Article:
(Irvine, CA, April 25, 2017) Professional, amateur, and student engineers, designers and innovators will gather at the UC Irvine’s Institute for Design and Manufacturing Innovation in the Henry Samueli School of Engineering this weekend, April 28-30, for TOM:UCI, a three-day technology marathon where participants will work with local people with disabilities to develop solutions for everyday challenges. The goal of the event is to provide affordable solutions to neglected challenges for widespread use by making original, open-source designs available online.
TOM:UCI is the newest TOM:Tikkun Olam Makers community – a global movement of makers, technology developers, and innovators who seek to solve neglected challenges of people living with disabilities worldwide. UCI’s makeathon, one of the first to take place on a US college campus, is a student-driven initiative, led by UCI sophomore Elisa Tran and senior Tin Hong, with a team of student and community volunteers.
The Makeathon will take place in specially designed workspaces on campus and will feature advanced technology including 3D printers, laser-cutting machines, and CNC machines. Five teams of “Makers” will have 56 hours to create working prototypes for their challenges.
The closing event will take place at UCI’s Samueli School of Engineering on Sunday, April 30th at 5:00 pm, where the five TOM:UCI teams will showcase their prototypes to the community.
With 1.1 billion people living with disabilities around the world, there are an astronomical number of neglected challenges hindering independence and inclusion. Unfortunately, the market is failing people with disabilities and valuable solutions are not being developed or do not reach users at affordable prices. The goal of the TOM Movement is to harness the power of individuals to help individuals. Teams of “Makers” work to create products for specific challenges, brought to the attention of TOM organizers by individuals with disabilities, or those who care for and/or work with them. The movement hopes to impact 250 million people within 10 years. TOM is an initiative of Tel Aviv-based Reut Group.
“We are so excited to bring TOM to our campus,” said TOM:UCI Student Leader Elisa Tran. “TOM is about working with people, improving quality of life, creating solutions and building relationships. People underestimate their ability to help others, but TOM is an excellent way of empowering people to really make a difference in the lives of others.”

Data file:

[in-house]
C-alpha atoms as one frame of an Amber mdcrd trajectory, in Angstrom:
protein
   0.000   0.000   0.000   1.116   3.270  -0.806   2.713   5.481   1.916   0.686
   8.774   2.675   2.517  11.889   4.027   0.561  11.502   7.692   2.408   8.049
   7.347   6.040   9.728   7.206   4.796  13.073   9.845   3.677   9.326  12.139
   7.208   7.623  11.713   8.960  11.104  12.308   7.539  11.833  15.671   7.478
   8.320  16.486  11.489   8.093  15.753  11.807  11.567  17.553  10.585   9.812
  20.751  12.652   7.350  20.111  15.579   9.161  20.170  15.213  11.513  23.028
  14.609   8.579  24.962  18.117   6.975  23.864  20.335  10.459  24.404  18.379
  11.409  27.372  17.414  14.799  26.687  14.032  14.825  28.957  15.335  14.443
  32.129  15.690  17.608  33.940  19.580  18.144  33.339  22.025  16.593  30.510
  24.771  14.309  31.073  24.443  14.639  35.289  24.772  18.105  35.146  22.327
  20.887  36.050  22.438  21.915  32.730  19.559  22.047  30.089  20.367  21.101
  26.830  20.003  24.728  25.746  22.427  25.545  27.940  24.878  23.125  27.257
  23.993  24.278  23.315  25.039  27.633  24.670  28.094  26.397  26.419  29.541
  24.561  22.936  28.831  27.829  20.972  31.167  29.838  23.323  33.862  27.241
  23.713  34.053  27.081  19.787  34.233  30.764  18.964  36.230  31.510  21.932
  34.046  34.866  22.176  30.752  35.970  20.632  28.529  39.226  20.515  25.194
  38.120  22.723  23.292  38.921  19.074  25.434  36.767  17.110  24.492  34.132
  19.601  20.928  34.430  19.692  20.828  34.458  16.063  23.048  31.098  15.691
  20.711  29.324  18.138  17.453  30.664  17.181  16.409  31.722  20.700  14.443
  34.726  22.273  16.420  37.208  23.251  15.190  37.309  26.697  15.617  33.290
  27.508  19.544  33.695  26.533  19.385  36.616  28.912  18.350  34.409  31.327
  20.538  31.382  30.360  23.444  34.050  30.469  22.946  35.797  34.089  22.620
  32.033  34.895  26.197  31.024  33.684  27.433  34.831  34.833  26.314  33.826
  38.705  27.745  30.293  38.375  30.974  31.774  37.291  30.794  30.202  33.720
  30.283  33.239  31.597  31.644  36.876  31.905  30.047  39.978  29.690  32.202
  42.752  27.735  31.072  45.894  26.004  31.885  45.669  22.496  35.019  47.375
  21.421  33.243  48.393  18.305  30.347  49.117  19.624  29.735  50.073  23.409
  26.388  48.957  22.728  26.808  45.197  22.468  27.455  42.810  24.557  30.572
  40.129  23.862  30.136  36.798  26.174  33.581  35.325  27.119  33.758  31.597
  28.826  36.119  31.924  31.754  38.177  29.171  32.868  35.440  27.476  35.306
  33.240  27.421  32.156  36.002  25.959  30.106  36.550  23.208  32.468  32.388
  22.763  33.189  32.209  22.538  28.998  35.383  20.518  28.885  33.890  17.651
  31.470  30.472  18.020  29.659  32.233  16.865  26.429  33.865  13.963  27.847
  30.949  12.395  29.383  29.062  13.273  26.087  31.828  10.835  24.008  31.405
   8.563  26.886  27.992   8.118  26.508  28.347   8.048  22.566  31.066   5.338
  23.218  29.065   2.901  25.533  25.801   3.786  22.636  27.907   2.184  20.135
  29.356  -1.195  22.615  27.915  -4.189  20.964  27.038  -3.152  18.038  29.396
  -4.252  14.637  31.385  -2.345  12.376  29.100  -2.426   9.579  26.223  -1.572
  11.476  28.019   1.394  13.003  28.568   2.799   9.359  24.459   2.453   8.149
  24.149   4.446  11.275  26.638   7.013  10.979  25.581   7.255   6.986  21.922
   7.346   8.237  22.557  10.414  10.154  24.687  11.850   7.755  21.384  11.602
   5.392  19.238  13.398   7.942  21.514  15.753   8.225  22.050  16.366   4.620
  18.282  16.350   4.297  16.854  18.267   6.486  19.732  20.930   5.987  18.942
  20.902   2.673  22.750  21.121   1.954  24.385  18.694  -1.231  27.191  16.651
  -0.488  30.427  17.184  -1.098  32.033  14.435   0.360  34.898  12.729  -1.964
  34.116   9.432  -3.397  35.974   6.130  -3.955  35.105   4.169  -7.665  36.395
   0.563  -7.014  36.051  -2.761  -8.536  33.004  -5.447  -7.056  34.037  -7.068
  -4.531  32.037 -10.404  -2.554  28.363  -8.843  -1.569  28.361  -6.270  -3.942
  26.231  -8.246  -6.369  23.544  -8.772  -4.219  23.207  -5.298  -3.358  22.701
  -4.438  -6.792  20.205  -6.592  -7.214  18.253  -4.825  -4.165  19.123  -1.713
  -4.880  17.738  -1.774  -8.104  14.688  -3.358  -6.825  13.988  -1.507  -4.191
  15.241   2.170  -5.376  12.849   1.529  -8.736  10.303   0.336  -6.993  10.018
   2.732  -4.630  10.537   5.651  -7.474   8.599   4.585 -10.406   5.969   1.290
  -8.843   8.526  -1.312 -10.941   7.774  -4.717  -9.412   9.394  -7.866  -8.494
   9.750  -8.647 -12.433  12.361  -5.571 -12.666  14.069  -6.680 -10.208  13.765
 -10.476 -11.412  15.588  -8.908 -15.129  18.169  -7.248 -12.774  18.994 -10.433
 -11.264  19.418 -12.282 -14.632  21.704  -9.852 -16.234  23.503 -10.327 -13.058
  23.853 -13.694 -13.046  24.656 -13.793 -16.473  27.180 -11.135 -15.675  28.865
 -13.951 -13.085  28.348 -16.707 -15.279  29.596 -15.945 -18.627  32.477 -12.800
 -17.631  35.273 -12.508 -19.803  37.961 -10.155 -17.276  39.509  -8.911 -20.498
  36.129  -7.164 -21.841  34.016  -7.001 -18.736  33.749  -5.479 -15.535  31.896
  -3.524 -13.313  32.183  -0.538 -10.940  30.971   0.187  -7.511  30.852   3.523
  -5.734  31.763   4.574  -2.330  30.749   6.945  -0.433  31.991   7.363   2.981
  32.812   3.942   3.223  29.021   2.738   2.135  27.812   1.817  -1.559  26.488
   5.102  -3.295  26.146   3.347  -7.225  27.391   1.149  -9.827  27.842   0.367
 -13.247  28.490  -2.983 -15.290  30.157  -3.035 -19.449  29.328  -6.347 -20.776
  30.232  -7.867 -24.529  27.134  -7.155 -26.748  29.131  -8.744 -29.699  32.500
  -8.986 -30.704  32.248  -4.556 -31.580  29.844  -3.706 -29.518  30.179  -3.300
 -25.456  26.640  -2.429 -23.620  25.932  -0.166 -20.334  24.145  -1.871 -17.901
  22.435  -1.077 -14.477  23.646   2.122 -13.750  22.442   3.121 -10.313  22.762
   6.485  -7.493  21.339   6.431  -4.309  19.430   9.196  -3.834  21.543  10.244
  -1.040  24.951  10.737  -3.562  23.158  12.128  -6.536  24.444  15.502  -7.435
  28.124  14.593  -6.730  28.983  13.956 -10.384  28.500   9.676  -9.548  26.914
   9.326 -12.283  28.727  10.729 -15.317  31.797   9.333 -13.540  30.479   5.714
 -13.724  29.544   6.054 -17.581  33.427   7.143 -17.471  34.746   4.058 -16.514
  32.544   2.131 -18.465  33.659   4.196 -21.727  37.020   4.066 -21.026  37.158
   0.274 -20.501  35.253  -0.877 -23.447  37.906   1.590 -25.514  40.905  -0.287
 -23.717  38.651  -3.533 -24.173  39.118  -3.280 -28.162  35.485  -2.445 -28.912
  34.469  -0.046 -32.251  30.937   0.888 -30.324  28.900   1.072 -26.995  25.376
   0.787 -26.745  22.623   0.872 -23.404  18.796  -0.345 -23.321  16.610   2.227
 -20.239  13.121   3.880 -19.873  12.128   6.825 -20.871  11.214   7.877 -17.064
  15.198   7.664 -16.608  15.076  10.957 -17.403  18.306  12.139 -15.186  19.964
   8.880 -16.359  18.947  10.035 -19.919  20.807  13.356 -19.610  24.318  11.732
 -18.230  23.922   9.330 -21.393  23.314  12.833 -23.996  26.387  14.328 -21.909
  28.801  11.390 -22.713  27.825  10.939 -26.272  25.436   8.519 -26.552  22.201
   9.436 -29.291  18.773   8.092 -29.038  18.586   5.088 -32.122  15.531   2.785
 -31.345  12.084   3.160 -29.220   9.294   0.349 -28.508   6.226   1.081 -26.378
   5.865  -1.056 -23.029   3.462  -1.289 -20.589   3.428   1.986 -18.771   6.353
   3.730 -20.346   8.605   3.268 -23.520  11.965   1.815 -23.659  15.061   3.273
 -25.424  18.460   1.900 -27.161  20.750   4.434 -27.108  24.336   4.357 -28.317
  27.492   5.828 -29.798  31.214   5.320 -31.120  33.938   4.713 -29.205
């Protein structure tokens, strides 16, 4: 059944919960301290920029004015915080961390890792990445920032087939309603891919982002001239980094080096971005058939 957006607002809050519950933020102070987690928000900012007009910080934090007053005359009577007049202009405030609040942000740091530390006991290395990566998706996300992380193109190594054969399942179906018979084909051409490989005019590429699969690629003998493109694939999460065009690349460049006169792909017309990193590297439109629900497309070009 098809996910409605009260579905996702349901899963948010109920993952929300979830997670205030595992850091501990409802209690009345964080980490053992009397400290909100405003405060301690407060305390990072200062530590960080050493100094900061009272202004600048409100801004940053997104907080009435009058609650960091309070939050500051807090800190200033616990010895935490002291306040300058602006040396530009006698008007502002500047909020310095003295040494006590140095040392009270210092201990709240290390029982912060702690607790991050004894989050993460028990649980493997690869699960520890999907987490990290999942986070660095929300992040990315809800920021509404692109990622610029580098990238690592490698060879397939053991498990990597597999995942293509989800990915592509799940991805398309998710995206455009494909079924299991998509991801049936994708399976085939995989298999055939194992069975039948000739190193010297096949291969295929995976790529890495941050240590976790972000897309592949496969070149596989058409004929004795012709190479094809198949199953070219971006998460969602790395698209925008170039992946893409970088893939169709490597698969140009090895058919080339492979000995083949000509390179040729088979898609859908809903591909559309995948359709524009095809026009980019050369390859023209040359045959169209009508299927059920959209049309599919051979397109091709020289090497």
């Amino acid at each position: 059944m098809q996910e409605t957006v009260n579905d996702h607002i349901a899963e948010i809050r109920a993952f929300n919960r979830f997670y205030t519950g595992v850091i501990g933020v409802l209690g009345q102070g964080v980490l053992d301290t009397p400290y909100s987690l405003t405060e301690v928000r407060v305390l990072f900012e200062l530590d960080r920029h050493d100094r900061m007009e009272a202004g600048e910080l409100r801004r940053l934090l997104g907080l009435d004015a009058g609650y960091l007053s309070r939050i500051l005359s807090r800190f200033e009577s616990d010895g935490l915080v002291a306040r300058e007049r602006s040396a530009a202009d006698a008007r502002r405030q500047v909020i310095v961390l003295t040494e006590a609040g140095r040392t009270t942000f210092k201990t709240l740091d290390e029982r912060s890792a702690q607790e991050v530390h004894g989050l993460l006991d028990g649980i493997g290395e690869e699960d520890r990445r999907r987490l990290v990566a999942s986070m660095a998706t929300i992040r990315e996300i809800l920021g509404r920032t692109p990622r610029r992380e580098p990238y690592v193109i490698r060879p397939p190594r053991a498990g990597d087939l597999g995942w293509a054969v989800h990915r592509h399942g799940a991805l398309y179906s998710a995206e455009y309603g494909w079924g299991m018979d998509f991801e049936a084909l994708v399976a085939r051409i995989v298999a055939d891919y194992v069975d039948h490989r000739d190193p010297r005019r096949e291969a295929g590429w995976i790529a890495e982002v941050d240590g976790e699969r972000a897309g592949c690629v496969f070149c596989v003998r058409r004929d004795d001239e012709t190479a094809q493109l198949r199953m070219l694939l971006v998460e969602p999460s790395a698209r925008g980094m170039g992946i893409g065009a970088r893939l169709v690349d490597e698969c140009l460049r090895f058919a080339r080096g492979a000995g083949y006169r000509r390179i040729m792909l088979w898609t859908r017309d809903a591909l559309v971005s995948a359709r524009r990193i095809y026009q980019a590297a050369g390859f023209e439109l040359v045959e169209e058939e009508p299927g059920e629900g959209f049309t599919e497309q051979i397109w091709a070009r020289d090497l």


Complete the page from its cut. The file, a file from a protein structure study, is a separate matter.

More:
Tran learned about TOM in July 2016 during a mission to Israel and a visit to TOM’s Tel Aviv headquarters. A sophomore studying business, Tran said that TOM resonated strongly with her because her mother became disabled in 2008 and struggles with many every day challenges. She submitted one of the five TOM:UCI challenges on behalf of her mother, Kelly, who will attend the makeathon with the team working on her solution.
“The Institute for Design and Manufacturing Innovation (IDMI) is thrilled to host this event. We’re very proud of the fact that the equipment in our Institute will be used to create products that will help deserving people in our community,” said Lorenzo Valdevit, an associate professor of mechanical and aerospace engineering and director of the IDMI. “The student leaders have been fantastic! It’s an honor to partner with these creative student innovators.”
“TOM:UCI is mobilizing local talent and resources in Orange County to help local people that face neglected challenges that have no market or government solution,” said Gidi Grinstein, President of the Reut Group. “By creating specific and extremely affordable open-source solutions to a specific problem, and then making it globally available, every team can help tens of thousands of other users worldwide, supporting a global network of communities collectively working together to improve the lives of millions of people living with disabilities.”
Earlier this month, more than 40 “Makers” met at the Irvine office of TOM:UCI corporate sponsor Johnson & Johnson for a “preTOM,” where they divided themselves into five teams and received their challenges from their “Need Knowers.” The Makers and Need Knowers have spent the past three weeks meeting, discussing the specific challenges, and brainstorming ideas for customized solutions. The teams will come together at the Makeathon to create their products using the equipment at IDMI.